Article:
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Wild classroom

Joel Swanson's classroom is a zoo. While the middle school science teacher delivers a lesson on reptiles, an albino ferret curls up on a notebook. Doves coo in chorus. A chinchilla darts among the table legs. The activity doesn't bother seventh-g...

Joel Swanson's classroom is a zoo.

While the middle school science teacher delivers a lesson on reptiles, an albino ferret curls up on a notebook. Doves coo in chorus. A chinchilla darts among the table legs.

The activity doesn't bother seventh-grade life science students at Fargo's Oak Grove Lutheran School. In fact, the commotion is as much a part of their class as the textbooks.

More than 55 critters reside in Swanson's classroom during the school year. From Indian walking sticks to a 75-pound Burmese python named George, the animals are living lessons for Swanson's students.

"If you're going to learn about animals in class, why not have them right here?" he said.

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The 12-year teacher always has been fond of animals. In college, Swanson purchased a snake and ferret.

During his teaching stints at Moorhead and Fargo Shanley High, Swanson has adopted a dizzying number of insects, reptiles, birds, fish and mammals.

He relies largely on donations and scans classified ads for exotic animal giveaways. Local pet stores contact him when nontraditional pets are returned. He'd still like to add a sugar glider, a squirrel-like creature, and a saltwater fish tank.

Parents and students contribute equipment and food. Hornbacher's Foods donates old vegetables. Swanson estimates he spends $100 to $150 of his own money each month caring for the animals.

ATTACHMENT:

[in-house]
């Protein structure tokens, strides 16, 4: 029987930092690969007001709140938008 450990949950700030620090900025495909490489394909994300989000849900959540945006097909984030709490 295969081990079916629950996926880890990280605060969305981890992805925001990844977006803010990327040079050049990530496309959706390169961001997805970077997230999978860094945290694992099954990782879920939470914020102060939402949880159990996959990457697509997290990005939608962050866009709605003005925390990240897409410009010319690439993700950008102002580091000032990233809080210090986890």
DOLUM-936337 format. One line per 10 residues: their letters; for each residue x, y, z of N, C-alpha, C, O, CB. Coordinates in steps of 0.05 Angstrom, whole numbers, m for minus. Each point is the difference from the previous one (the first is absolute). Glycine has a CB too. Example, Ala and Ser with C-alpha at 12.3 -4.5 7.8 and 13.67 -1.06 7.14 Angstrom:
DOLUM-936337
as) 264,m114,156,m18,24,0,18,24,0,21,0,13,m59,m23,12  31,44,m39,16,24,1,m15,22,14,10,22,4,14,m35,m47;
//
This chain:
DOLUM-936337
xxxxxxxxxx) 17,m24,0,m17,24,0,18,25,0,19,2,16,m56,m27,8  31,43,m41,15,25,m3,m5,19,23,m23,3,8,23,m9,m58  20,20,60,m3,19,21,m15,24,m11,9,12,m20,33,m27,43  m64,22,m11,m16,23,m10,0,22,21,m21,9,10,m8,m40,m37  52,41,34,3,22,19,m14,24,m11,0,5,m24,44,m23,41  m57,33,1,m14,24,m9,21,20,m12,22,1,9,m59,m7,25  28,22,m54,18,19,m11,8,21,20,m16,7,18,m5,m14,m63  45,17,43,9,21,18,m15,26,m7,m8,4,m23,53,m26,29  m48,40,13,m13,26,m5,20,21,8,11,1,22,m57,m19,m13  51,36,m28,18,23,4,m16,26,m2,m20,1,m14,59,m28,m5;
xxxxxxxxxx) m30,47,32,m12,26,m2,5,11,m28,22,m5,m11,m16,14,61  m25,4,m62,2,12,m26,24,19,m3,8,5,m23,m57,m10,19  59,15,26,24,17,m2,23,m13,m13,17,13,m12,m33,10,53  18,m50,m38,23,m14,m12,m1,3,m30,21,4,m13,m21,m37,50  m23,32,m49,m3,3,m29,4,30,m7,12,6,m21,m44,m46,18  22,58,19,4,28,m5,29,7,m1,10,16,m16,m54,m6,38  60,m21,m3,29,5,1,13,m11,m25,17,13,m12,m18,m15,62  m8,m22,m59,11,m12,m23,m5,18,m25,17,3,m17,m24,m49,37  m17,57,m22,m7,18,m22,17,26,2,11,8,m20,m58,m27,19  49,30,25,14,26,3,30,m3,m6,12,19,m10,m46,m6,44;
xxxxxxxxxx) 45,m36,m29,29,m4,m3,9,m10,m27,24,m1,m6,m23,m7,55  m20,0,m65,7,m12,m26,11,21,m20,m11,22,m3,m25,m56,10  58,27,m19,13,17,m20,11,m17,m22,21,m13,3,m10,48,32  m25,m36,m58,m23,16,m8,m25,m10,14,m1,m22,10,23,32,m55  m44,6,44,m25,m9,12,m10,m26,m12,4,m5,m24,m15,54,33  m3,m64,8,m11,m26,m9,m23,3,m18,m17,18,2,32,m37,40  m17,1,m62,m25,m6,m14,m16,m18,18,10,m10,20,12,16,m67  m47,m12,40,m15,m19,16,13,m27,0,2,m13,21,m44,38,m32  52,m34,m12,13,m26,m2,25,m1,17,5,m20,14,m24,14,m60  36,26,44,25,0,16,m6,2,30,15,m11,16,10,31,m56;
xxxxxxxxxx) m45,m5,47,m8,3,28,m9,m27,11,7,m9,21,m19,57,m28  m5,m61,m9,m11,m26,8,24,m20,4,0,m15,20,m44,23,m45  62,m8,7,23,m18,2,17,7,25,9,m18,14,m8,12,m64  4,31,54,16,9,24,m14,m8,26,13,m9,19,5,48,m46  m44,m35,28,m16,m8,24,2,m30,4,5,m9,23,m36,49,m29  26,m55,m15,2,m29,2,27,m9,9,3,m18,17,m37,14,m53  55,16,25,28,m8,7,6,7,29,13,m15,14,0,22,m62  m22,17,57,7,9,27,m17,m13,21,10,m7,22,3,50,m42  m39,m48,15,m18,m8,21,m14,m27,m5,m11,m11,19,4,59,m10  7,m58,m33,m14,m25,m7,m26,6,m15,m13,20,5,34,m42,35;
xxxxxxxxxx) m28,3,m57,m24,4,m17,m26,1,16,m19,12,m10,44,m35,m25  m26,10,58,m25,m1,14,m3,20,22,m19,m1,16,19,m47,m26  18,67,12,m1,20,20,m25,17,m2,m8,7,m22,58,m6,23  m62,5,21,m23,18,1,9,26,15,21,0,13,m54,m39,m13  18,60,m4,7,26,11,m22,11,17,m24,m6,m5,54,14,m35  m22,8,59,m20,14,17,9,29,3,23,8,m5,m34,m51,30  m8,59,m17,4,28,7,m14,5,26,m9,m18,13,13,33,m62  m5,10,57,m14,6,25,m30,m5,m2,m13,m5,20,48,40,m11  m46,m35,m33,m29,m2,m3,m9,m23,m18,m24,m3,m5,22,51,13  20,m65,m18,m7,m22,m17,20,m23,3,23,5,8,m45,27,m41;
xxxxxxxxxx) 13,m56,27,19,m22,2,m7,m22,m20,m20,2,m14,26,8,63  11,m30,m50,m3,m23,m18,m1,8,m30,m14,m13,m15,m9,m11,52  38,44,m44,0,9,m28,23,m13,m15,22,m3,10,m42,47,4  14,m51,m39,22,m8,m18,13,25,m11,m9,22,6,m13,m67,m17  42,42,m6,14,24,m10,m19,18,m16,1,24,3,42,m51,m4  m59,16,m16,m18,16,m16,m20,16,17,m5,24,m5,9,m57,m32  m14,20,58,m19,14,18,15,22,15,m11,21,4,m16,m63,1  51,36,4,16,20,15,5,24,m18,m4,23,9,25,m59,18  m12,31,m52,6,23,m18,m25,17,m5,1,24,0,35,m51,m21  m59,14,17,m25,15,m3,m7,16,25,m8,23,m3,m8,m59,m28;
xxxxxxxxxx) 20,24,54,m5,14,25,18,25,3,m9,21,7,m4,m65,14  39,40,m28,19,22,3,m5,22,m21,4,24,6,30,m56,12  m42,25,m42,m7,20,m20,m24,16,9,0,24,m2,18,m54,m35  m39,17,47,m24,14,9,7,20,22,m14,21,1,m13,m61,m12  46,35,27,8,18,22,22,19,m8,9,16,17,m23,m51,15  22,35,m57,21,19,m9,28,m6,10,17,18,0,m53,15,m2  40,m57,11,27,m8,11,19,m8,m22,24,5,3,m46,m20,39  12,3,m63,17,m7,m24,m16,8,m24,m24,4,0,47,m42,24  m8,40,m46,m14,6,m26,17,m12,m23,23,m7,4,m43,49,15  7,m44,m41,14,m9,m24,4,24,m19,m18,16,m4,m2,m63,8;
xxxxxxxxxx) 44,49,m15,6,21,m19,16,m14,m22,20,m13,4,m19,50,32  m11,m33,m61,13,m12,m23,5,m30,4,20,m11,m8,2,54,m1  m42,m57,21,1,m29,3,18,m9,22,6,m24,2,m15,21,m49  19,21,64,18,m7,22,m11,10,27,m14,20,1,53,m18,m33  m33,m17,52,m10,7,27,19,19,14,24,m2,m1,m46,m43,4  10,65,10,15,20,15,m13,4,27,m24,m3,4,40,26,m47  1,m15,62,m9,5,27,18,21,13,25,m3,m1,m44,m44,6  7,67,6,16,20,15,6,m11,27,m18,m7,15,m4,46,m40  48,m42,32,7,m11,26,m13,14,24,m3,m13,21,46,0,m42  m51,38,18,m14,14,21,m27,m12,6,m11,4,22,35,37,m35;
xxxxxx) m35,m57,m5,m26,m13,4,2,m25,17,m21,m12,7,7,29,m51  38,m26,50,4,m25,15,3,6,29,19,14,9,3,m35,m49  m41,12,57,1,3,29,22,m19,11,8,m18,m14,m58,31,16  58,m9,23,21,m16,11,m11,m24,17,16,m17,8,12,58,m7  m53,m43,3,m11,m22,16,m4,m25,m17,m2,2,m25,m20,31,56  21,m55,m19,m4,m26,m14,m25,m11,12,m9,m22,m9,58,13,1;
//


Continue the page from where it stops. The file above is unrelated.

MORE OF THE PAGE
Still, the money and effort are worth the life lessons the animals teach, he said.

By volunteering to feed and water the animals or clean cages, students learn responsibility. By feeding live rodents to some of the snakes and lizards, students learn about the natural food chain.

During the summer break, about 30 of the animals go home with students.

"It's better than reading about it in a book," said seventh-grader Shane Kerber. He added that feeding mice to the corn snake every Friday is a popular middle school attraction.

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During a recent lesson, students studied the order of reptiles. As Swanson talked about the characteristics of each family, students observed and handled live examples of each.

Students examined the beaks of Mandy and Melvin, a pair of Russian tortoises. When a student asked which was Mandy, the question spurred a discussion about how female turtles are usually bigger because they lay eggs.

Swanson brought out Brutus the iguana to show students his external ears, a characteristic of lizards. On George, he showed students the remnants of legs near the tip of the python's tail.

"When you're learning about them, you can see what they're really like," said student Andrea Jensen.

Meanwhile, Oreo the rabbit, Boo the chinchilla and two ferrets romped around the classroom, not even a slight distraction in the school zoo.

Readers can reach Forum reporter Erin Hemme Froslie at (701) 241-5534

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